Negotiations on the Northern Ireland Protocol are “somewhat delayed”, an EU source told Sky News when Boris Johnson heads to Belfast to try to move forward on the issue.
A Brussels source said it was “untrue and unfair to say we are irreconcilable” and that Britain was asking for the flexibility offered to Ukraine, even if “Britain is not at war”.
Irish Foreign Minister Simon Cowney has warned that if Britain withdraws from the protocol itself, it could jeopardize its wider trade deal with the EU on Brexit – an agreement that avoids the threat of tariffs.
Downing Street insiders told Sky News editor Beth Rigby that unilateral action under the protocol governing Northern Ireland’s post-Brexit trade agreements remains a “last resort” and that the prime minister wants to “sort it out calmly”. rationally, without drama ”.
However, in an article for the Belfast Telegraph, Mr Johnson said there would be a “need to act” if Brussels did not agree to a revision of the agreement – an obstacle to reviving the separation of powers in Stormont.
A spokesman for the prime minister later said the protocol required “urgent changes”, but insisted on a “smart landing zone” for an agreement with the EU – and did not rule out that talks would continue until the summer.
The Prime Minister’s trip to Northern Ireland followed a call last week between Foreign Minister Liz Trass and EU Commission Vice President Marash Shefkovich, a telephone conversation previously described by the British government as “indecent”.
But an EU source suggested it was worse, describing the call as “horrible” and adding that they “rarely saw Shefkovich being so annoyed and so upset”.
The source added: “We are stuck here.
“The UK is talking about democracy and avoiding potential civil war, on the other hand the EU is saying that there is an agreement that you need to implement – it is not fair to say that we are cruel or uncompromising.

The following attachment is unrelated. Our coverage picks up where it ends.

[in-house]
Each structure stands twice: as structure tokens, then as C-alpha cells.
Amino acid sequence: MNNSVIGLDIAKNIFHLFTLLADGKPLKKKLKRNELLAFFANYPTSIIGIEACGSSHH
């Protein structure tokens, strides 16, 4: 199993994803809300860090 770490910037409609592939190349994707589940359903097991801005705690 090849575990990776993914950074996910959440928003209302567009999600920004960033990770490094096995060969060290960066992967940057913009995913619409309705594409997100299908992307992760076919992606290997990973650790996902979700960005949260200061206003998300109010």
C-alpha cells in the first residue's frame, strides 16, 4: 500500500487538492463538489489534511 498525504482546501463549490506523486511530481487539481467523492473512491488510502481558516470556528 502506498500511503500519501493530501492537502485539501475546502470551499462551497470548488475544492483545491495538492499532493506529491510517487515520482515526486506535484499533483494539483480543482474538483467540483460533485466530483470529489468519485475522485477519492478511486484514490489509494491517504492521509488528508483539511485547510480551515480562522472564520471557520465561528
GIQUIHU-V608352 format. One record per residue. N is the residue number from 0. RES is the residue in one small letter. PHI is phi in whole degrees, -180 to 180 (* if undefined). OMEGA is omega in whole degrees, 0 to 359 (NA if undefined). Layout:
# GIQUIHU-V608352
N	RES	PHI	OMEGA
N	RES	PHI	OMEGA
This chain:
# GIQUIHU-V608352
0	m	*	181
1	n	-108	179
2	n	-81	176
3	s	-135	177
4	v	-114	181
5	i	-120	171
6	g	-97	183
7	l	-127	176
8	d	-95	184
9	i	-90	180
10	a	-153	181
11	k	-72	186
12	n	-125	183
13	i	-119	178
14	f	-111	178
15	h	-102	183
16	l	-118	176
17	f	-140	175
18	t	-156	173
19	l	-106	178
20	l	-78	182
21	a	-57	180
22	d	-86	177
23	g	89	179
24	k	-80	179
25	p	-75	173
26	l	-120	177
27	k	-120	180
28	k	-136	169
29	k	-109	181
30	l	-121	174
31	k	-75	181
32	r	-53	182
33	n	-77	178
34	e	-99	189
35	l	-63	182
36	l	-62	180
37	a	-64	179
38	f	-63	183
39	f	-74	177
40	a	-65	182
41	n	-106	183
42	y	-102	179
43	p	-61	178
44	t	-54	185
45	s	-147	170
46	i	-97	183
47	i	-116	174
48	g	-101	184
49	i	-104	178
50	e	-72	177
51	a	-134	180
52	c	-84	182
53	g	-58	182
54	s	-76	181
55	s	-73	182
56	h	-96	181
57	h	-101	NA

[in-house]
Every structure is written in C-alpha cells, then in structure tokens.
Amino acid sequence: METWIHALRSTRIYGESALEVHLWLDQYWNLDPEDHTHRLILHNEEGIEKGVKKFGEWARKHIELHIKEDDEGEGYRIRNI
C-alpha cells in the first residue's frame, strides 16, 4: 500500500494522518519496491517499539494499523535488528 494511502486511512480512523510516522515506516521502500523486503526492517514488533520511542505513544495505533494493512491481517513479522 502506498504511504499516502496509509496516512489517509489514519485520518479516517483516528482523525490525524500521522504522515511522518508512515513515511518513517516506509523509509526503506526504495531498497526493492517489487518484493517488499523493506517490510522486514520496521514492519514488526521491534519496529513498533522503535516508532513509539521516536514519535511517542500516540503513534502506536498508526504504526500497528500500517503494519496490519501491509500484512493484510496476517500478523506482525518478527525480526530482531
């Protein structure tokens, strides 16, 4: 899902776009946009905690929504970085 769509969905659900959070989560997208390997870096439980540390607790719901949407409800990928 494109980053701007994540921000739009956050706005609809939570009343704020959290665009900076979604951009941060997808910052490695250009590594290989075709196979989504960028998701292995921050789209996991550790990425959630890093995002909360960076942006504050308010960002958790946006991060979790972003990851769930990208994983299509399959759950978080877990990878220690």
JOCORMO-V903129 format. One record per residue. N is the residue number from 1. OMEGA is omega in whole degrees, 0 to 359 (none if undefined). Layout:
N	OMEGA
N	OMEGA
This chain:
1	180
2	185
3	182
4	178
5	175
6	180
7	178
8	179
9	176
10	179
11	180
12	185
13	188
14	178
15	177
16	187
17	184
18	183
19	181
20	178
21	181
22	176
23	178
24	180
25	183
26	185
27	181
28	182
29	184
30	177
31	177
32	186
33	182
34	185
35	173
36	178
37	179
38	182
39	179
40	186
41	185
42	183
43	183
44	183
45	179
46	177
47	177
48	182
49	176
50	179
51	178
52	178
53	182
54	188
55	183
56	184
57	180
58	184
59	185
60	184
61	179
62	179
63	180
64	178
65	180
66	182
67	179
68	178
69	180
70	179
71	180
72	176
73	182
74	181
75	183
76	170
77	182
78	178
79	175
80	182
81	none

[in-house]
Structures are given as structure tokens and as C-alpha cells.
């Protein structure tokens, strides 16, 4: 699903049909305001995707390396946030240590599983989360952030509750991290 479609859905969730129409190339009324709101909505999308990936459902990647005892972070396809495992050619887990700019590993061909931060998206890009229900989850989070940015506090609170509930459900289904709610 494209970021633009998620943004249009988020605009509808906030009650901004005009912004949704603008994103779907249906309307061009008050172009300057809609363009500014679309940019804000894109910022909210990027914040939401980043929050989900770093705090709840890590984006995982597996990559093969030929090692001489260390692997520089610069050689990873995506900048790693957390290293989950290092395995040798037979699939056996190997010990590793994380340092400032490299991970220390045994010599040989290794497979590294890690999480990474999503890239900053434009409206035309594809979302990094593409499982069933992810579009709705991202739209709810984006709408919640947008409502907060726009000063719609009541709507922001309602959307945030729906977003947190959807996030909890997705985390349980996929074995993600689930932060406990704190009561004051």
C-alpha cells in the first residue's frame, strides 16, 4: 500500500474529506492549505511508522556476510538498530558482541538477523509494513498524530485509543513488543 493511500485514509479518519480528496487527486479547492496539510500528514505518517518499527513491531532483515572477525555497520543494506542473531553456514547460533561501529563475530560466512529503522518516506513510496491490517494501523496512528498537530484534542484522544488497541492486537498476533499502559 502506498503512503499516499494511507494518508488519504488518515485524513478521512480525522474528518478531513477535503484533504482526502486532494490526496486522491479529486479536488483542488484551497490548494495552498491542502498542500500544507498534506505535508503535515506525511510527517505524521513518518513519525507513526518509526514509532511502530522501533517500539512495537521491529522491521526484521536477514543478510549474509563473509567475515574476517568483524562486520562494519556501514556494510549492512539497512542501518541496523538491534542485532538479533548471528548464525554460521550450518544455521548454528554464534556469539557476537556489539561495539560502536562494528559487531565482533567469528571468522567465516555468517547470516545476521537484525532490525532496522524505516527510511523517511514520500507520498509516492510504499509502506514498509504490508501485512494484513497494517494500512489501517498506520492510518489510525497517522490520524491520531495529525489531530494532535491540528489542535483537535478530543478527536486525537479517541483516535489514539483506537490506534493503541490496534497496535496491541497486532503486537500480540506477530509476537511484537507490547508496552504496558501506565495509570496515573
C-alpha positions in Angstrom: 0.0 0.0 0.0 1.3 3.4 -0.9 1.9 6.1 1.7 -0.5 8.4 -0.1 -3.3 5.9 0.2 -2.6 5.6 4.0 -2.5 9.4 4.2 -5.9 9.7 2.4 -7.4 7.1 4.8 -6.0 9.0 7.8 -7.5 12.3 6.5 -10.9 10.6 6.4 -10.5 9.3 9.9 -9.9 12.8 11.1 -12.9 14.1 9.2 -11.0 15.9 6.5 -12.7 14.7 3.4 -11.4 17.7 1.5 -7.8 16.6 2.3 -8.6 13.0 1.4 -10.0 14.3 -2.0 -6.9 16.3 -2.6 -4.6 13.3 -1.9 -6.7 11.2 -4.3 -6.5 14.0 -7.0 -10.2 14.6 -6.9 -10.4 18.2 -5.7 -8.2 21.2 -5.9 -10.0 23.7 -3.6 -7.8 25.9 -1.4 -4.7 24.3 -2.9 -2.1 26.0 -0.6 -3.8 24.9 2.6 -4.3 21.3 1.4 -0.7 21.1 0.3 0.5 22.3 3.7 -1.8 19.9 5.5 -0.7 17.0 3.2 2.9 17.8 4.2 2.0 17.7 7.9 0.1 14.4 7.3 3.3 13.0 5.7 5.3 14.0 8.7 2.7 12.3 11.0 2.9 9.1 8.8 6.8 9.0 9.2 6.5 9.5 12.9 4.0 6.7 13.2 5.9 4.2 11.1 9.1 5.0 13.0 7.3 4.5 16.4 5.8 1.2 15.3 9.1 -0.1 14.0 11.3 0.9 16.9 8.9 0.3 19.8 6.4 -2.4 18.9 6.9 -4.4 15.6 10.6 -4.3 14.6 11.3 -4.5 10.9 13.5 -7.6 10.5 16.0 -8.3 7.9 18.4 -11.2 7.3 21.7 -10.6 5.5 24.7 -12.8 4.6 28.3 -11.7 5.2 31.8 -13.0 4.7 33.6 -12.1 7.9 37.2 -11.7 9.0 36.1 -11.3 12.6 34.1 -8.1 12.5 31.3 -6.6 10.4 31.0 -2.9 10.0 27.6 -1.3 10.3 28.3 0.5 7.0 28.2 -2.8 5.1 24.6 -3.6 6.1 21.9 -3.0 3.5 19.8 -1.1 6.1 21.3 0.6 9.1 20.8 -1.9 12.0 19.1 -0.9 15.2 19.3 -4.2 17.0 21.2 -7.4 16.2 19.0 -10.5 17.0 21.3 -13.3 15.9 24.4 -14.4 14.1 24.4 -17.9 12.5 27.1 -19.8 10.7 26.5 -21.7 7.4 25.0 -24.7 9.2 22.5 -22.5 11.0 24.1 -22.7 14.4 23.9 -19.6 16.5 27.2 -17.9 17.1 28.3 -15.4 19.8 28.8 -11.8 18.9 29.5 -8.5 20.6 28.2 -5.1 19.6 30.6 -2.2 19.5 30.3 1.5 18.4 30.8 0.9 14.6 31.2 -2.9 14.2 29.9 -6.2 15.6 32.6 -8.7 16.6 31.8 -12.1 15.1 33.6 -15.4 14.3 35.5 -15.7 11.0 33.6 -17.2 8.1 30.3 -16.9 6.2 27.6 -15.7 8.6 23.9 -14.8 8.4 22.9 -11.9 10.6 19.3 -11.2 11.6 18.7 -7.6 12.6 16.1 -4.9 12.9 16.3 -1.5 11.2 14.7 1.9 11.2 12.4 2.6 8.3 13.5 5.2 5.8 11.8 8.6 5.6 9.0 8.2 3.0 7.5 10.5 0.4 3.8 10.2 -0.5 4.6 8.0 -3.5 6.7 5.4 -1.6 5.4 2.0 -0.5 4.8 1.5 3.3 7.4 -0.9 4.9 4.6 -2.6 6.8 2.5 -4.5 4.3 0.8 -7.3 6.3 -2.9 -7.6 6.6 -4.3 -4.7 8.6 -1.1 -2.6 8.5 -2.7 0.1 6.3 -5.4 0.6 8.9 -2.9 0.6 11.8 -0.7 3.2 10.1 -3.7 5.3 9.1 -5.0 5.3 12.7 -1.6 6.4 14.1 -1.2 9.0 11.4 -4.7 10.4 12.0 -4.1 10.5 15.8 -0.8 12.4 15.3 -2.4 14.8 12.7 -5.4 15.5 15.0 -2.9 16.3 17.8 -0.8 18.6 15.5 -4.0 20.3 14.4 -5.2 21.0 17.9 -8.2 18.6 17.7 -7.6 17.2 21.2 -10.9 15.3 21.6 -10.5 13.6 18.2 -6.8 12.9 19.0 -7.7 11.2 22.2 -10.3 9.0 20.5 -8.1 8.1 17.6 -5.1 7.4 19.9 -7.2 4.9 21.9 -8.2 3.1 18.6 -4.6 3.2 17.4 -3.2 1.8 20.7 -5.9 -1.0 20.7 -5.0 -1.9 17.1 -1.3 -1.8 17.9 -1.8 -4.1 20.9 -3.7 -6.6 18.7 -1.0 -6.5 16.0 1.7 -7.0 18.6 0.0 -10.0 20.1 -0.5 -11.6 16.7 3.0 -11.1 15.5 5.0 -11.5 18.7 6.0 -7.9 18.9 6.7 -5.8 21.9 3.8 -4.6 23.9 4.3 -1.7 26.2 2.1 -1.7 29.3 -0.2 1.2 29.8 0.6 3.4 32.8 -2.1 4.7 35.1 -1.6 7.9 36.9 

“The UK is asking for the kind of flexibility that Ukraine has been offered. But Ukraine is at war, so this is an exceptional measure.
“First, Britain is not at war, and there is no serious risk of that. And second, it’s because of Brexit. It’s a legitimate choice made by Britain.”
The protocol was designed to prevent the return of the hard border between Northern Ireland and the Republic of Ireland after Britain leaves the European Union.
But that means customs controls on some goods coming to Northern Ireland from the UK are actually the border in the Irish Sea that separates them.
This is causing outrage, particularly among trade unionists and, as critics say, including the UK government, disruptions for businesses and consumers in both communities.
The stalemate in attempts to revise the agreement was brought to the last results of the assembly elections, as a result of which Sinn Fein for the first time became the largest party in Northern Ireland.
Northern Ireland’s main trade union party, the DUP, has said it will not participate in the separation of powers from Sinn Féin until what it calls “protocol poison” is removed.
Mr Johnson must negotiate with party leaders in Northern Ireland to break the deadlock.
But DUP MP Sammy Wilson told Sky News that the party’s message to the prime minister was: “If you want to break the deadlock that exists and the inability of the executive to function, you need to deal with the protocol, you can not just throw it in the road ”.
The government is preparing to publish legislation repealing the protocol, but Sky News understands that the cabinet still has concerns about the legal position.
Account can be challenged in parliament or in court if it is considered that he has violated international law.
Mr Coveny, who was in Brussels on Monday, warned that the entire UK-EU trade and cooperation agreement – TCA – could be jeopardized if Johnson takes unilateral action.
He said peace, dialogue, compromise and partnership could “respond quickly to the concerns of both the business community and the union community in Northern Ireland”.
The UK’s unilateral action would mean “tensions, anger, confrontation, legal issues and of course questioning the functioning of the TCA itself”